He Let Me Fail

A mini-chapter in gratitude. This chapter will be more meaningful if you have read my depression story.

My peers had been excused from the room. I was left sitting in front of three college professors. Tears slipped down my nose as I tried to compose myself.

This was the day at the end of each semester when we brought in our teacher work sample, a project into which if done right, we had poured all of our energy and many, many hours throughout the last few months.

Before presenting our projects, we sat with 3-4 other students from the teaching program and discussed in front of a panel of our professors what we had learned from our experience practicing in classrooms this semester.

Truth be told, while this kind of "activity" would cause a lot of people anxiety, I actually really enjoyed it. Most of us really enjoyed it. We were teachers at heart and almost teachers with a degree. Speaking and presenting had long lost the intimidation factor.

Today was different from the other semesters. I had made it through the question and answer period all right, but one by one as my fellow teaching students presented their projects, I shuddered to think what the next few minutes were going to bring. I was stepping into completely uncharted territory. This was definitely going to be a first.


A year earlier, I had called off the engagement just as I finished the semester. A strange and terrifying summer had followed. After the suicide notes had been destroyed and I had returned safely from my "outing" into the mountains, it was time to start thinking about getting ready for school again in August. It seemed like a joke. I was far from okay, but my parents were lovingly adamant that I would not continue to spend the unforeseeable future crawled up in a ball in my bedroom day and night.

What upset me the most was that who-I-was-now was going to go up and destroy all the work who-I-once-was had done. I had the blessing of a couple semesters of a four-year full-ride scholarship left which was all mine unless my grades dipped below a B-average level. Who-I-once-was loved school, thrived in school, and had since 1st grade (I skipped Kindergarten). Who-I-was-now was totally apathetic.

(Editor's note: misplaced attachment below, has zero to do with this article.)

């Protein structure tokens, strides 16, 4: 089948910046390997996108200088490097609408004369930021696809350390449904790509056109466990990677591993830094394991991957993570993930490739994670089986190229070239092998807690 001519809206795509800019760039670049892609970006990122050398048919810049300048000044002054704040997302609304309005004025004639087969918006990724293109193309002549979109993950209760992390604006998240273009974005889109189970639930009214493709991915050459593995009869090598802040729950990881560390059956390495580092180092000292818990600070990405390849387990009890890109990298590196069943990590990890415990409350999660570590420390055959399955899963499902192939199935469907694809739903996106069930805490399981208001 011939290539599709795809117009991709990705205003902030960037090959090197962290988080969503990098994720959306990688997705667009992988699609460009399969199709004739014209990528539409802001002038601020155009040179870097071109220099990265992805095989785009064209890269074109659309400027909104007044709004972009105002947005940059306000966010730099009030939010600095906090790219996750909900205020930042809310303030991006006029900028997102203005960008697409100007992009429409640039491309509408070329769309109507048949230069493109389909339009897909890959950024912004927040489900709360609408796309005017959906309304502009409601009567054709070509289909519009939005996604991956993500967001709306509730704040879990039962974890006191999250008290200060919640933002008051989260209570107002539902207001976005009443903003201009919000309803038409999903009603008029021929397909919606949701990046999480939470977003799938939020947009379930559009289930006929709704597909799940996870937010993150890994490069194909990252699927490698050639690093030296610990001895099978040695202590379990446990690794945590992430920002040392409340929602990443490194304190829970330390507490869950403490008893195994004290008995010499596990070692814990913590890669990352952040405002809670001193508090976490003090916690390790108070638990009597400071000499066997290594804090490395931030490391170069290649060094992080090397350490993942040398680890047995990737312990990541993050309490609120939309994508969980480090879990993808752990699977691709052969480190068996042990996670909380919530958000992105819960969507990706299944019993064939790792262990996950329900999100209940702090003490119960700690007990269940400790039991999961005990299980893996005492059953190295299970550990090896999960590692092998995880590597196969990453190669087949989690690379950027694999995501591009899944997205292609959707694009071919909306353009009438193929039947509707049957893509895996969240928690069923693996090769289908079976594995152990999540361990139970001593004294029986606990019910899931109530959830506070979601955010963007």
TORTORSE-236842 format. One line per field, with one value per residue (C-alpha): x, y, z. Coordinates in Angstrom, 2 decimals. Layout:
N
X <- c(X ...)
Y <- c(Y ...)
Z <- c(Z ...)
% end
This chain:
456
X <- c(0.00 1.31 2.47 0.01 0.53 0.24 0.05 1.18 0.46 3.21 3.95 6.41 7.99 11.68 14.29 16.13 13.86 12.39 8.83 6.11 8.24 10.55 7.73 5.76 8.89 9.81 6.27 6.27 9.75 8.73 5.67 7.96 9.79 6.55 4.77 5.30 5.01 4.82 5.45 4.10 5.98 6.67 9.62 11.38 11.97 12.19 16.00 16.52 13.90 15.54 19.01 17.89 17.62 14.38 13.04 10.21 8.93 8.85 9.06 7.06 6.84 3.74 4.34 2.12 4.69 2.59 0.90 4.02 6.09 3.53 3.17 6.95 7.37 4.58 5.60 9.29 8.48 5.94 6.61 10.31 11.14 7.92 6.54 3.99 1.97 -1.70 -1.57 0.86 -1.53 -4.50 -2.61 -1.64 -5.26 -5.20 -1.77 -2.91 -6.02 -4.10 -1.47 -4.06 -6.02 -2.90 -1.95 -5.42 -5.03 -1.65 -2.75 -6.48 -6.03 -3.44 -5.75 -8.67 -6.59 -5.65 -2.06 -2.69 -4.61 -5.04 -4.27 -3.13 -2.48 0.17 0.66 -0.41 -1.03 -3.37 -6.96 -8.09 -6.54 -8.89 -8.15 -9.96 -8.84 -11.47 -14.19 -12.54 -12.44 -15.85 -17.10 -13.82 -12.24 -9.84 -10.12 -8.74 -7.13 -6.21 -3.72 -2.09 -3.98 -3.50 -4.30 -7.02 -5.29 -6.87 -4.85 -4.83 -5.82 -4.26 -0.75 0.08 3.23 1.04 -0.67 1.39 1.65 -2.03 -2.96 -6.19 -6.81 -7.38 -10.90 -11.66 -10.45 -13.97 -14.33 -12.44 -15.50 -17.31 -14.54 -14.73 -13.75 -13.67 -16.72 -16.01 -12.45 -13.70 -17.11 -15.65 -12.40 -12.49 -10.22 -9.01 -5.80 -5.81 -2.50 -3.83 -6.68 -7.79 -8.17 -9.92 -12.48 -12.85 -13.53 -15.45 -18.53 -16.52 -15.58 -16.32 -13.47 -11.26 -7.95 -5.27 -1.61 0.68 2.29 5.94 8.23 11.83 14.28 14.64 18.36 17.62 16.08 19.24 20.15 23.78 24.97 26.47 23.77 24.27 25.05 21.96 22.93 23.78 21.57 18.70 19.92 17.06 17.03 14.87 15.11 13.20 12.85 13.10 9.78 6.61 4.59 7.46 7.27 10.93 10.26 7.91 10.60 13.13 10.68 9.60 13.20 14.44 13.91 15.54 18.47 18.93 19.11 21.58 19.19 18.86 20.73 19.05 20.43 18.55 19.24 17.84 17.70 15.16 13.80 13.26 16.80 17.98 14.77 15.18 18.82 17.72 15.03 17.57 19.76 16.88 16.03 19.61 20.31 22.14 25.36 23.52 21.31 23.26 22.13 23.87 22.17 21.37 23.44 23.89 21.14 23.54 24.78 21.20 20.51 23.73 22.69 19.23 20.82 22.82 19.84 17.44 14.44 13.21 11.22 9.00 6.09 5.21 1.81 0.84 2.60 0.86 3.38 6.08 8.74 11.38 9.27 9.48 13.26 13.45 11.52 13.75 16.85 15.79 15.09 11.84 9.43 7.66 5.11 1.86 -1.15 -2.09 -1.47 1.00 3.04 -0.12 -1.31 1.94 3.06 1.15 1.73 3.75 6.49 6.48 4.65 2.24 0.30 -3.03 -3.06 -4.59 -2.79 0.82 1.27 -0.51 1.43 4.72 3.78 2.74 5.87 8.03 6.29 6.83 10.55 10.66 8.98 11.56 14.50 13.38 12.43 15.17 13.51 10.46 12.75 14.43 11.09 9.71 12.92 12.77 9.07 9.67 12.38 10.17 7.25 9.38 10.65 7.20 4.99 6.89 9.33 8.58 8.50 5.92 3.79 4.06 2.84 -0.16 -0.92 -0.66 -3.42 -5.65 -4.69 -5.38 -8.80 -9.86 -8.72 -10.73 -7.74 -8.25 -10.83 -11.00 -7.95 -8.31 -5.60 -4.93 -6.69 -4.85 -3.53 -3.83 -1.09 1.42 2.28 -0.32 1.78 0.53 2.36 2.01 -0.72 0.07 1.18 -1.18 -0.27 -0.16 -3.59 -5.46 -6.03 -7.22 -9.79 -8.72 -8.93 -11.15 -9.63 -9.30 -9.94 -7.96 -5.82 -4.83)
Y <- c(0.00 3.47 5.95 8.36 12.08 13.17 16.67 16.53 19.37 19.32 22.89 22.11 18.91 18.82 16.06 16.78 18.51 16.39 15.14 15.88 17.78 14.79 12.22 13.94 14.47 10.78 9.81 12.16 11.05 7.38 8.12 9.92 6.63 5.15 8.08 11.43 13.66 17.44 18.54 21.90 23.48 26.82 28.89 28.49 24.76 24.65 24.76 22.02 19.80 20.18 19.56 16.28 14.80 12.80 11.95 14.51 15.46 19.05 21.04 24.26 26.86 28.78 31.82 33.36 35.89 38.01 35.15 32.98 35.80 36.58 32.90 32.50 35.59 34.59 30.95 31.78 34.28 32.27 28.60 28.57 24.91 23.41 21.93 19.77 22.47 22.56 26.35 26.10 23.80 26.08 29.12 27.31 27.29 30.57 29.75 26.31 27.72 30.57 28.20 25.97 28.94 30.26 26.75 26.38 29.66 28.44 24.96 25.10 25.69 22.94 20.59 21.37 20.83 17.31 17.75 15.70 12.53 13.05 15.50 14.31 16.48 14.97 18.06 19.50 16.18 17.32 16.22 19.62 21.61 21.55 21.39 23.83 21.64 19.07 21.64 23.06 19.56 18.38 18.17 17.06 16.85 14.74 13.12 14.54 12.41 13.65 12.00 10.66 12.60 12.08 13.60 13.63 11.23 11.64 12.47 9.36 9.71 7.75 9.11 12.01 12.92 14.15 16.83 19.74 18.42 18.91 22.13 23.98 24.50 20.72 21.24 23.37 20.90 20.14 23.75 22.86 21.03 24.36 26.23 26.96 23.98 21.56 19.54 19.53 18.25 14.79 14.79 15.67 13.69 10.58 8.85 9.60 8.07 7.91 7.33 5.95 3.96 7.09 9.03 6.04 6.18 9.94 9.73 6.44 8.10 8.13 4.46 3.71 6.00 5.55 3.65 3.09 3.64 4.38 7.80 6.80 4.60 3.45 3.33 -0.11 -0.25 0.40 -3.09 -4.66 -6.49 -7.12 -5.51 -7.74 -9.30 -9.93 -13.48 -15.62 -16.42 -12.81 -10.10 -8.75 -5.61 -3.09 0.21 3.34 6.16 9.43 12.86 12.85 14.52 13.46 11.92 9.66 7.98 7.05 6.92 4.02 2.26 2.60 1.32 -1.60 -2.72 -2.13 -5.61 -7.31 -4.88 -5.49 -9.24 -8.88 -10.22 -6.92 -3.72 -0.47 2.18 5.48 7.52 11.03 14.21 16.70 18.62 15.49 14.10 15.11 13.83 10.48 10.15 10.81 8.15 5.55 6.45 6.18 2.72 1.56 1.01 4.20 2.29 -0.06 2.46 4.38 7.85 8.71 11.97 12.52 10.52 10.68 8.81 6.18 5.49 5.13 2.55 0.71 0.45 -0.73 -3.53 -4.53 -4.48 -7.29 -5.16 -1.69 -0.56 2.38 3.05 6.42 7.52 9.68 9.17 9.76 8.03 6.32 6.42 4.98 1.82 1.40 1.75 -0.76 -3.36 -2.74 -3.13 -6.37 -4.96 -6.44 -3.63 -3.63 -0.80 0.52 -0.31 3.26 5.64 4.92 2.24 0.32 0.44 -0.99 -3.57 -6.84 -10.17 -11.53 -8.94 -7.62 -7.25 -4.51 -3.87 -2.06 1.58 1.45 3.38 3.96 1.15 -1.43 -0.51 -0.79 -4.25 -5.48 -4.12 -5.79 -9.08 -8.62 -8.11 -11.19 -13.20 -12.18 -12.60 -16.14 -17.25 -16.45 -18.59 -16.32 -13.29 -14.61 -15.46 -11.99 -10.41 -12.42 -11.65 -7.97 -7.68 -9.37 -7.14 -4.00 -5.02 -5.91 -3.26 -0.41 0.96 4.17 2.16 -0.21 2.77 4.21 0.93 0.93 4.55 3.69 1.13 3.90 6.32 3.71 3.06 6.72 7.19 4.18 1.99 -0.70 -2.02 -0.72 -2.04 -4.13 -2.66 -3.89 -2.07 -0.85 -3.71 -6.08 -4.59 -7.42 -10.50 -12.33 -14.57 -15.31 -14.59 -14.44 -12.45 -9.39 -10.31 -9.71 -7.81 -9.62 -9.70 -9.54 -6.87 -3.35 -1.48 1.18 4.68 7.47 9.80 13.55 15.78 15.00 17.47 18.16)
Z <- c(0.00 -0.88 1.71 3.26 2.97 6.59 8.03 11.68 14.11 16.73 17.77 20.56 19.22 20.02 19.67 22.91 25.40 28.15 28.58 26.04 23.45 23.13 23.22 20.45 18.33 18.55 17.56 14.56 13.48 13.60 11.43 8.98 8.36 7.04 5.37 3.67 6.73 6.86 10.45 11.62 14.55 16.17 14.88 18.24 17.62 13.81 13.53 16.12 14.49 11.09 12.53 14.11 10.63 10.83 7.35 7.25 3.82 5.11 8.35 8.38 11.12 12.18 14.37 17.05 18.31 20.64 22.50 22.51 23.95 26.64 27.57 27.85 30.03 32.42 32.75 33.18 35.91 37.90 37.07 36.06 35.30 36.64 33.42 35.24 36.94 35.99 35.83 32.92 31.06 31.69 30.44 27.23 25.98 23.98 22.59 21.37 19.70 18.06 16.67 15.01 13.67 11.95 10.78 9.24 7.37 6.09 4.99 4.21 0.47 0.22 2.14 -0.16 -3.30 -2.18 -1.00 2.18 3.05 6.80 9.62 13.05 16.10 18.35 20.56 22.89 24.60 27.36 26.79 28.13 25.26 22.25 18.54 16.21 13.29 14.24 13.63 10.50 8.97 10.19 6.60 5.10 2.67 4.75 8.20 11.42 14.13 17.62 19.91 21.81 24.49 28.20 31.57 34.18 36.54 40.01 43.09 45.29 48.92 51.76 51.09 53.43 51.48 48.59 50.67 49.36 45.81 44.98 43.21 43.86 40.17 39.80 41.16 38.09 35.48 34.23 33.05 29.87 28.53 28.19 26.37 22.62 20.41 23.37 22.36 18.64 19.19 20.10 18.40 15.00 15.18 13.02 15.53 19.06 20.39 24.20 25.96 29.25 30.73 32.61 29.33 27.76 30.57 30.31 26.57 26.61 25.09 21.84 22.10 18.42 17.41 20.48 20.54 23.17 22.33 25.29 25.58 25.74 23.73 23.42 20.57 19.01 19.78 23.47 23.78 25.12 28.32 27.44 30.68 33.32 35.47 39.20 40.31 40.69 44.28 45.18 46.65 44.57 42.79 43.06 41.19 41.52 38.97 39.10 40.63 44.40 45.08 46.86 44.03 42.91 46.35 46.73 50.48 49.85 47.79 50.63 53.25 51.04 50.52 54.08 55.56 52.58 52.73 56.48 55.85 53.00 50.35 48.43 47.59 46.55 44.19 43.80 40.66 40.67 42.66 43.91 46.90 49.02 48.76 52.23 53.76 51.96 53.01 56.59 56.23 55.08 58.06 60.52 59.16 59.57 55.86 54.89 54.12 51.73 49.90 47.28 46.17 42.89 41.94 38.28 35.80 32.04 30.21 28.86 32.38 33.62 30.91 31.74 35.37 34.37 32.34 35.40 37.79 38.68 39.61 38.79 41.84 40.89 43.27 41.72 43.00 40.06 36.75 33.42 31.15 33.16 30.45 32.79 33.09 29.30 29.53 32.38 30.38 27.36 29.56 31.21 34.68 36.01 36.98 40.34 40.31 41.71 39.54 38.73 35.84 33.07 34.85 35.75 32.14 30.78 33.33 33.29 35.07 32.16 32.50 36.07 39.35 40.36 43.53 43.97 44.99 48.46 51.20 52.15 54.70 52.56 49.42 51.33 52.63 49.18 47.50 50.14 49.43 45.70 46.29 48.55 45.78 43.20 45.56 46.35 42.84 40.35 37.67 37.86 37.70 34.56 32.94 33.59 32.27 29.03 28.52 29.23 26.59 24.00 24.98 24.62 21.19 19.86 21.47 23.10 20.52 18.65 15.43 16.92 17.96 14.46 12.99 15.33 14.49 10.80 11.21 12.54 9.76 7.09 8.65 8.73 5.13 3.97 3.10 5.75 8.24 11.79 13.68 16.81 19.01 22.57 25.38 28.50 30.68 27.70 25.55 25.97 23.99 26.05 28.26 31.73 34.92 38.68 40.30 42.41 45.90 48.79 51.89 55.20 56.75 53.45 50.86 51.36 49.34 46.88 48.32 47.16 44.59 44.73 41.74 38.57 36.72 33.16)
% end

I put it off as long as possible til one day, about a week before school started, my mom sat next to me and said we would leave the couch as soon as I was registered. This was the semester that I was supposed to be wrapping up my minor in Spanish. I registered for my three remaining Spanish classes. 

I had to be enrolled in four classes for my scholarship to apply, so on the first day of class, like a vagrant, I wandered the halls of the social science building, listened to the professors and walked in to the first class I thought I could probably manage, something about communication and family relationships.

Apathy took a backseat to my love for Spanish that semester. Especially Spanish: Phonetics and Phonology. Good grief I gobbled that stuff up. I went to school everyday and felt like I was wearing a mask, like I was fooling my professors, my friends, everyone. I'm stable. I'm healthy. I'm normal. My Spanish classes had about a 10:1 guy/girl ratio due to all the missionaries in the area who learn Spanish on missions. Because I was thriving on this phonetics and phonology stuff, they would often invite themselves over for study groups at my house. How awesome this would be if I were normal. What a shame that I'm a freak, I'd think. What I didn't realize was that my classes had sneaked in the backdoor and were busy instilling a love for life within me again.

I made it through that semester with good grades because of my love for Spanish and because I made a comment about once a class period on communication in family relationships in the social science building. The holidays came and I met Laura. The combination of my good experience at school and the fun I had with Laura made me long to be normal again. I really think this might work, I thought, and registered for my next semester in the education program.


By the time school started in January, I had made a major shift for the better. I had realized the whole going-to-hell thing was a farce and was just now in the process of rewiring my thoughts that had been trained to think in such self-deprecating ways. School helped a lot. Our practice work out in the classrooms helped a lot.